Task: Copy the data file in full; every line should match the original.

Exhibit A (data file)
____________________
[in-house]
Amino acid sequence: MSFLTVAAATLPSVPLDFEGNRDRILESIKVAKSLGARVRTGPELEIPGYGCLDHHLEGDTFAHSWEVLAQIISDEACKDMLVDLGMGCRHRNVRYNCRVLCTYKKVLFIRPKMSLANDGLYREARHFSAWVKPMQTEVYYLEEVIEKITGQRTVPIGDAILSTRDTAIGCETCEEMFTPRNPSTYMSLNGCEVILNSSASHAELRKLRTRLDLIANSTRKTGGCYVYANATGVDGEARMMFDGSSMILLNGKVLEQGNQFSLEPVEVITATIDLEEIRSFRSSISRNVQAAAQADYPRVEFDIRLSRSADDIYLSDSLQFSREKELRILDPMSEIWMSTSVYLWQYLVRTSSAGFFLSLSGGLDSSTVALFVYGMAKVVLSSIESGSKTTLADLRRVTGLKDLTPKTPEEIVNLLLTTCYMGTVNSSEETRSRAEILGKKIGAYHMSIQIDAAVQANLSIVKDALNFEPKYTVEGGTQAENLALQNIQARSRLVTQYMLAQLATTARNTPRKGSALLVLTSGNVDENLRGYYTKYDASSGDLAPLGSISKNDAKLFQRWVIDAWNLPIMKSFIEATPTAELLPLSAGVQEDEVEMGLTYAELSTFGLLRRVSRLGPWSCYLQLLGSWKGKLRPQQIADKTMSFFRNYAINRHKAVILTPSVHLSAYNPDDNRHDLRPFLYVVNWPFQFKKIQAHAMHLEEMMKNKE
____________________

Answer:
[in-house]
Amino acid sequence: MSFLTVAAATLPSVPLDFEGNRDRILESIKVAKSLGARVRTGPELEIPGYGCLDHHLEGDTFAHSWEVLAQIISDEACKDMLVDLGMGCRHRNVRYNCRVLCTYKKVLFIRPKMSLANDGLYREARHFSAWVKPMQTEVYYLEEVIEKITGQRTVPIGDAILSTRDTAIGCETCEEMFTPRNPSTYMSLNGCEVILNSSASHAELRKLRTRLDLIANSTRKTGGCYVYANATGVDGEARMMFDGSSMILLNGKVLEQGNQFSLEPVEVITATIDLEEIRSFRSSISRNVQAAAQADYPRVEFDIRLSRSADDIYLSDSLQFSREKELRILDPMSEIWMSTSVYLWQYLVRTSSAGFFLSLSGGLDSSTVALFVYGMAKVVLSSIESGSKTTLADLRRVTGLKDLTPKTPEEIVNLLLTTCYMGTVNSSEETRSRAEILGKKIGAYHMSIQIDAAVQANLSIVKDALNFEPKYTVEGGTQAENLALQNIQARSRLVTQYMLAQLATTARNTPRKGSALLVLTSGNVDENLRGYYTKYDASSGDLAPLGSISKNDAKLFQRWVIDAWNLPIMKSFIEATPTAELLPLSAGVQEDEVEMGLTYAELSTFGLLRRVSRLGPWSCYLQLLGSWKGKLRPQQIADKTMSFFRNYAINRHKAVILTPSVHLSAYNPDDNRHDLRPFLYVVNWPFQFKKIQAHAMHLEEMMKNKE